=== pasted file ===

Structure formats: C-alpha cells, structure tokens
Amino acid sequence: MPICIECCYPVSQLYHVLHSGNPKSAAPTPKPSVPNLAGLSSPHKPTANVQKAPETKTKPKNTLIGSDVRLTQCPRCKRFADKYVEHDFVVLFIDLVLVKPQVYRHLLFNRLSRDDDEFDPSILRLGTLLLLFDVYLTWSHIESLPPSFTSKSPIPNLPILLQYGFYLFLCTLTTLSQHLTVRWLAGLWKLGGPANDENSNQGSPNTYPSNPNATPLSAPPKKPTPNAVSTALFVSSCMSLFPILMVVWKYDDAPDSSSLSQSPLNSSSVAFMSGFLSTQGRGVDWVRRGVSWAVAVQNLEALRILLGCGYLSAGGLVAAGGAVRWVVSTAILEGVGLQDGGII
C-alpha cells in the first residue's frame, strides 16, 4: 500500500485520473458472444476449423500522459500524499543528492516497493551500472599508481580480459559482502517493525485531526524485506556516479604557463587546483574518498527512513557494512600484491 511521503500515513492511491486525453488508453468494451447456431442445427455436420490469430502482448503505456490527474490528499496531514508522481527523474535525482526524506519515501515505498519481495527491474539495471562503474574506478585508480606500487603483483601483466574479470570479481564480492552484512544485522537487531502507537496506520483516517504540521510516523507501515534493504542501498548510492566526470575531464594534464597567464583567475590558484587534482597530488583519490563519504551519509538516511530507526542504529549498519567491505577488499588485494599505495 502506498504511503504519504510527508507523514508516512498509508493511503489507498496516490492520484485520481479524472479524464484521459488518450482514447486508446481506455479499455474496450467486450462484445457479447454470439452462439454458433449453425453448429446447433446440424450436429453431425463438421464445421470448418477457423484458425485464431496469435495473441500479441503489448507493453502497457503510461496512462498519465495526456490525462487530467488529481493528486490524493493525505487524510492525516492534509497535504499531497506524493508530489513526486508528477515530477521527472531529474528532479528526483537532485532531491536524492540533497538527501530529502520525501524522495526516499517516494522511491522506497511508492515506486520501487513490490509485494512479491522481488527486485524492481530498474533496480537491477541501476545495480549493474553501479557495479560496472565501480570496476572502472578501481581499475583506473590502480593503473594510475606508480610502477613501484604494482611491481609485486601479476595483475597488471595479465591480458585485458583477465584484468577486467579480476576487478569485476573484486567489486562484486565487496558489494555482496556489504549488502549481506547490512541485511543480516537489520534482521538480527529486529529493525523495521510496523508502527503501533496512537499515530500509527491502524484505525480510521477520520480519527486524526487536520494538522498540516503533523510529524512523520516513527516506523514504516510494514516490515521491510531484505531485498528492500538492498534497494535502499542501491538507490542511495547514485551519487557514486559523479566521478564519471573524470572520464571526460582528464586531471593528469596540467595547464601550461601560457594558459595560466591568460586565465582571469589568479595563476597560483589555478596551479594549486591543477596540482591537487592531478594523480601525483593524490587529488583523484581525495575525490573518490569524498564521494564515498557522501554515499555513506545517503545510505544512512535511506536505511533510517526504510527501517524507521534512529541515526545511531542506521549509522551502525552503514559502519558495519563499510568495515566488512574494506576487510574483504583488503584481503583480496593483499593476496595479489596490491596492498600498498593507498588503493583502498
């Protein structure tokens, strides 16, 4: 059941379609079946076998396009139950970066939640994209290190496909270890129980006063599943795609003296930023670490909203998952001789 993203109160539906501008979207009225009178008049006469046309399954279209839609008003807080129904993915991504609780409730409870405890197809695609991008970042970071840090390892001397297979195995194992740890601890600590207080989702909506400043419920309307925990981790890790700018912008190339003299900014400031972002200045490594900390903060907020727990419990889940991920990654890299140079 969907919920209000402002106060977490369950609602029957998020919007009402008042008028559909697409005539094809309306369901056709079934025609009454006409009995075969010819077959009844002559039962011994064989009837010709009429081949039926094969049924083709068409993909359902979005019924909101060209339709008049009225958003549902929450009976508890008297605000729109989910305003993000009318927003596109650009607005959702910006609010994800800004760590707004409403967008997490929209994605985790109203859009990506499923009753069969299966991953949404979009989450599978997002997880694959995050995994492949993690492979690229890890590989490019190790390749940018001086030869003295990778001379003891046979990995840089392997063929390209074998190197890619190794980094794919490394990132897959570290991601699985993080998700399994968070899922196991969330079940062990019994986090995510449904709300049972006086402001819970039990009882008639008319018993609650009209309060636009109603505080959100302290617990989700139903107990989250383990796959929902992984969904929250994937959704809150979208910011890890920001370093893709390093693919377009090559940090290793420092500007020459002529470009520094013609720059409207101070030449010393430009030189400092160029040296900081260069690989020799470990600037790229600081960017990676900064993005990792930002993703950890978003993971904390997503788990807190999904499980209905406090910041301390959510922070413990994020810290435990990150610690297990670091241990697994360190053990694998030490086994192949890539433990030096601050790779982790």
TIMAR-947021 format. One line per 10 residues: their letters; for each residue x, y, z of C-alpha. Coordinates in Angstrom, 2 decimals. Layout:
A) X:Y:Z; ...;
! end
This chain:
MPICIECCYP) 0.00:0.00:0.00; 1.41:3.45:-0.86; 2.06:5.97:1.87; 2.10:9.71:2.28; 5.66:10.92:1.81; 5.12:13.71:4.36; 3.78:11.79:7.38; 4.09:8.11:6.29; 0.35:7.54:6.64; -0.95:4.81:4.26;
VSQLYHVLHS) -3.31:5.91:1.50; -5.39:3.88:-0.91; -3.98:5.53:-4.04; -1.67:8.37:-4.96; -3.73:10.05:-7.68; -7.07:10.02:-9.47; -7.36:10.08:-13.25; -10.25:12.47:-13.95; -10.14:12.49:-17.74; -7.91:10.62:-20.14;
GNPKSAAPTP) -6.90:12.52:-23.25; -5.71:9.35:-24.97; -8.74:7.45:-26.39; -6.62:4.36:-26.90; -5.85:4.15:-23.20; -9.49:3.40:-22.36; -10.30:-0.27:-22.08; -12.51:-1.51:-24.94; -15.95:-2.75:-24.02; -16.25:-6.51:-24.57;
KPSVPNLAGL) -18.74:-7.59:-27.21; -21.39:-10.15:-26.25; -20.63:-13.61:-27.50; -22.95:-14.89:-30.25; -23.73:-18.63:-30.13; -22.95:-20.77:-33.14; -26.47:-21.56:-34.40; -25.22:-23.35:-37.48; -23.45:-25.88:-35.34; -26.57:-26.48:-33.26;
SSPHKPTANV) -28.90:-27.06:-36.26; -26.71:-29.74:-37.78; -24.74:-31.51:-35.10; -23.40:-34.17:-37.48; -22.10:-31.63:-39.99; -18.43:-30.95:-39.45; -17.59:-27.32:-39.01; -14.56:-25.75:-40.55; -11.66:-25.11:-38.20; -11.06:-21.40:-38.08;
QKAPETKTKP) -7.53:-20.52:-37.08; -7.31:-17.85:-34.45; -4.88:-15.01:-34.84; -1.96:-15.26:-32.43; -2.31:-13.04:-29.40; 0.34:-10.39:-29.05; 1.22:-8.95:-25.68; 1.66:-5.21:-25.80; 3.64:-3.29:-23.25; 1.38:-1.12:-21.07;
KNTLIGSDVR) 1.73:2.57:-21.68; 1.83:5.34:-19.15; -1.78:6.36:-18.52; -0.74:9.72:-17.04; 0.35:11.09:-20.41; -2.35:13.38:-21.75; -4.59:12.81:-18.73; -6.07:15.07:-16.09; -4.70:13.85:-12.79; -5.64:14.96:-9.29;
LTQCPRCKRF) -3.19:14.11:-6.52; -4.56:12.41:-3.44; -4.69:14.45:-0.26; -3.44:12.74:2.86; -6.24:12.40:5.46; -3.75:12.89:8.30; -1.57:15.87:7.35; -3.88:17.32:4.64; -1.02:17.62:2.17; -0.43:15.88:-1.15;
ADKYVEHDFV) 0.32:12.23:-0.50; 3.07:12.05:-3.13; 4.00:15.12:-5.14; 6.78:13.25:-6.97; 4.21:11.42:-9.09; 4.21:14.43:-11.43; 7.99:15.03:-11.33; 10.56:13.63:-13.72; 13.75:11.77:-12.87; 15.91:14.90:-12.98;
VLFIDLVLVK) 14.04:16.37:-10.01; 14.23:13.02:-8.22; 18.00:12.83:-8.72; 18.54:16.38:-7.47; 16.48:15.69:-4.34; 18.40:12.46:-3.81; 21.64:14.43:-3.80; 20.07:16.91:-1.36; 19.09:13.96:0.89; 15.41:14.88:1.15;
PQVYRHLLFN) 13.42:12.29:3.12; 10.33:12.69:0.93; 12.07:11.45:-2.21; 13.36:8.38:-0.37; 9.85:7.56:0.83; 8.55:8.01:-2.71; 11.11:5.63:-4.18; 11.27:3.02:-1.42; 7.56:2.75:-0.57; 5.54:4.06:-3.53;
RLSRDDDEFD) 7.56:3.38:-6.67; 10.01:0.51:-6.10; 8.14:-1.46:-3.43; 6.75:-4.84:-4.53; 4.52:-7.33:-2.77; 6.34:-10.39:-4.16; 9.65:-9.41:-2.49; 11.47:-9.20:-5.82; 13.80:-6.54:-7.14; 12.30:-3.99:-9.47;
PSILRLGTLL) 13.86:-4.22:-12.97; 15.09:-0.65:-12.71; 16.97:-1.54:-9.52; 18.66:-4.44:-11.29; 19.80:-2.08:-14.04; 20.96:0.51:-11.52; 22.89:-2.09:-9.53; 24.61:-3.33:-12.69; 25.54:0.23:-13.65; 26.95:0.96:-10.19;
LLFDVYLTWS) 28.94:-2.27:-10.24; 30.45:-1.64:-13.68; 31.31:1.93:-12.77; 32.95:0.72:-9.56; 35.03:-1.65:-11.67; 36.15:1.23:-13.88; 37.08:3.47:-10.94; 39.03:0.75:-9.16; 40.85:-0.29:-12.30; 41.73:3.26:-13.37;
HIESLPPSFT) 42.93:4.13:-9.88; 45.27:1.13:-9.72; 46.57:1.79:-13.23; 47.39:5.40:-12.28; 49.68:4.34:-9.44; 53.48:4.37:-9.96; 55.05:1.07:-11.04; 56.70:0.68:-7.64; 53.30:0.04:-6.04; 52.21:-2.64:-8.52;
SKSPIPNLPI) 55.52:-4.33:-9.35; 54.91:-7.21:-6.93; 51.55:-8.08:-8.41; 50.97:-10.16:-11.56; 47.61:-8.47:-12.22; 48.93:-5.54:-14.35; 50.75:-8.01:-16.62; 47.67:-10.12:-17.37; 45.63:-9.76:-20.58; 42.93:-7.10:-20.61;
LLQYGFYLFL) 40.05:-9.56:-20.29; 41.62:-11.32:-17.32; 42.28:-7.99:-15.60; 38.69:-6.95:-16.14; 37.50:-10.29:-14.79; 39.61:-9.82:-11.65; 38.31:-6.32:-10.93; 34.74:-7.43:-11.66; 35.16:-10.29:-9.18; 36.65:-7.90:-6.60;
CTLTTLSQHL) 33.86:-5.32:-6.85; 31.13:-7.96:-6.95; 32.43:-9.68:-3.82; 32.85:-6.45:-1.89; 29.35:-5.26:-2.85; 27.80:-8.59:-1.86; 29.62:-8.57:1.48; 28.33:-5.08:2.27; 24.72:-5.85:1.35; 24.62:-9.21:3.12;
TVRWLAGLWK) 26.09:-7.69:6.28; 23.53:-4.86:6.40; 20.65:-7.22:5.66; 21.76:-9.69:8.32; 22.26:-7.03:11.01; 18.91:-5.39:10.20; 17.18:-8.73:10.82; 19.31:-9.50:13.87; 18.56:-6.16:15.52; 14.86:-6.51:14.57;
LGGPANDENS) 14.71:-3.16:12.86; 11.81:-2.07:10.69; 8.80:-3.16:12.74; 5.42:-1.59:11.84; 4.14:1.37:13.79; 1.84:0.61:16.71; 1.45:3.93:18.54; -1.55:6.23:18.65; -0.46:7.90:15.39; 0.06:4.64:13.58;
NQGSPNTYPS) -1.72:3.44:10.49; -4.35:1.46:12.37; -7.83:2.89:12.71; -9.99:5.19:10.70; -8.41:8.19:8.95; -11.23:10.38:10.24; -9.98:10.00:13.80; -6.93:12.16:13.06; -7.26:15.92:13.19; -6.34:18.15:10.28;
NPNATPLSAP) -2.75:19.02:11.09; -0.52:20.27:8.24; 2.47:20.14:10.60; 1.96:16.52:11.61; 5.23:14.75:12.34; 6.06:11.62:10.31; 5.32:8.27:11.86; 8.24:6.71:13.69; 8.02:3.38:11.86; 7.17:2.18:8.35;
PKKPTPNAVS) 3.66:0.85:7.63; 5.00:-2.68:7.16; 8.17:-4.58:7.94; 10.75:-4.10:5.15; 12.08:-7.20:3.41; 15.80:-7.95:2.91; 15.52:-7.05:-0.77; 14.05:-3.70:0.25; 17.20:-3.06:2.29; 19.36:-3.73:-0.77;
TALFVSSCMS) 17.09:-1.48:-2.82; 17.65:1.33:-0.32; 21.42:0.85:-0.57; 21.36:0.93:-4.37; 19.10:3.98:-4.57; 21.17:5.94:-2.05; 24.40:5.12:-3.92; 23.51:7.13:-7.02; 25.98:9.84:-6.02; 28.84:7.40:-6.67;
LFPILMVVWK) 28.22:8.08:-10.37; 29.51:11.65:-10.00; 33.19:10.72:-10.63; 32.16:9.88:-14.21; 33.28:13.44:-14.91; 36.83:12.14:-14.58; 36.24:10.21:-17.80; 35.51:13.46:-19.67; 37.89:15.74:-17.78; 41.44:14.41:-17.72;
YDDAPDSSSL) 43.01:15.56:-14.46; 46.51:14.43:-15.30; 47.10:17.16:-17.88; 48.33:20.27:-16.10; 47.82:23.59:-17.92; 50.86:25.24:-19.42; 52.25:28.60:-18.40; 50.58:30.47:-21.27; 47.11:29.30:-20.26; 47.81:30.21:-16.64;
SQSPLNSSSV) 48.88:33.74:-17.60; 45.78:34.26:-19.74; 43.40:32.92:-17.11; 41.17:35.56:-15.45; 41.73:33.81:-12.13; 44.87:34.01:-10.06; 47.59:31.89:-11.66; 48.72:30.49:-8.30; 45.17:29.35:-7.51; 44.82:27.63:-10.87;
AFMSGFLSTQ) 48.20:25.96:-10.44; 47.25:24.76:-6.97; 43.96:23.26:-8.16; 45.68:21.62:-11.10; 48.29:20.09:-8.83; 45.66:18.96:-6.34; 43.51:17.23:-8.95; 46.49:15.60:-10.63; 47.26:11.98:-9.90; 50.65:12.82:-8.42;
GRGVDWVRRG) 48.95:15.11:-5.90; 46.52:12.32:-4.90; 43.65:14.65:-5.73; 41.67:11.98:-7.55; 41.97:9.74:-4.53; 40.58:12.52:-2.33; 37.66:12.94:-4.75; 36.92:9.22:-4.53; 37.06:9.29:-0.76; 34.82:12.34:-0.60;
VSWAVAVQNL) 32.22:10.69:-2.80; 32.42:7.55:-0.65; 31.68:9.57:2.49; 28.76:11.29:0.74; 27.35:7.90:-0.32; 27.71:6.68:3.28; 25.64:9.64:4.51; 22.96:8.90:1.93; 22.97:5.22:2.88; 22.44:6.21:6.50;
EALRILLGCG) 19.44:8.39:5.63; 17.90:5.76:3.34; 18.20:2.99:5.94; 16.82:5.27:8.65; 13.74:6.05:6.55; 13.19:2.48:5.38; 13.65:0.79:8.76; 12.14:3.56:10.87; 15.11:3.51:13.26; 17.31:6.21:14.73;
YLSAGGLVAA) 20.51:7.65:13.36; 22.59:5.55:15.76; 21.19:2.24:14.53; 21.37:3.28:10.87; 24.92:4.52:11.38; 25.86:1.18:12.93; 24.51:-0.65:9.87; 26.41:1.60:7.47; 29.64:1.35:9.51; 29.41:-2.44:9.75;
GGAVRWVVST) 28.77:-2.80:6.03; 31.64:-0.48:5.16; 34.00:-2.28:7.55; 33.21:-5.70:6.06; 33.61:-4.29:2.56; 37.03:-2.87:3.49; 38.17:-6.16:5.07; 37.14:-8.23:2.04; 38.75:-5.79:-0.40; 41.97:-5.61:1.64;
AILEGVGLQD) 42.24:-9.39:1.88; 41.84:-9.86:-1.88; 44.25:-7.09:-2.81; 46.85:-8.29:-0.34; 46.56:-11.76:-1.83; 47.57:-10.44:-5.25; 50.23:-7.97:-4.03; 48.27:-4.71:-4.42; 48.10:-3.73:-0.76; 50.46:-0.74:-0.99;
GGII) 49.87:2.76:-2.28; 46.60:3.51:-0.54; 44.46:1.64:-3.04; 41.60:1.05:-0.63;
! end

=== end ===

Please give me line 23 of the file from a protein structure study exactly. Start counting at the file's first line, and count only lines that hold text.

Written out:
HIESLPPSFT) 42.93:4.13:-9.88; 45.27:1.13:-9.72; 46.57:1.79:-13.23; 47.39:5.40:-12.28; 49.68:4.34:-9.44; 53.48:4.37:-9.96; 55.05:1.07:-11.04; 56.70:0.68:-7.64; 53.30:0.04:-6.04; 52.21:-2.64:-8.52;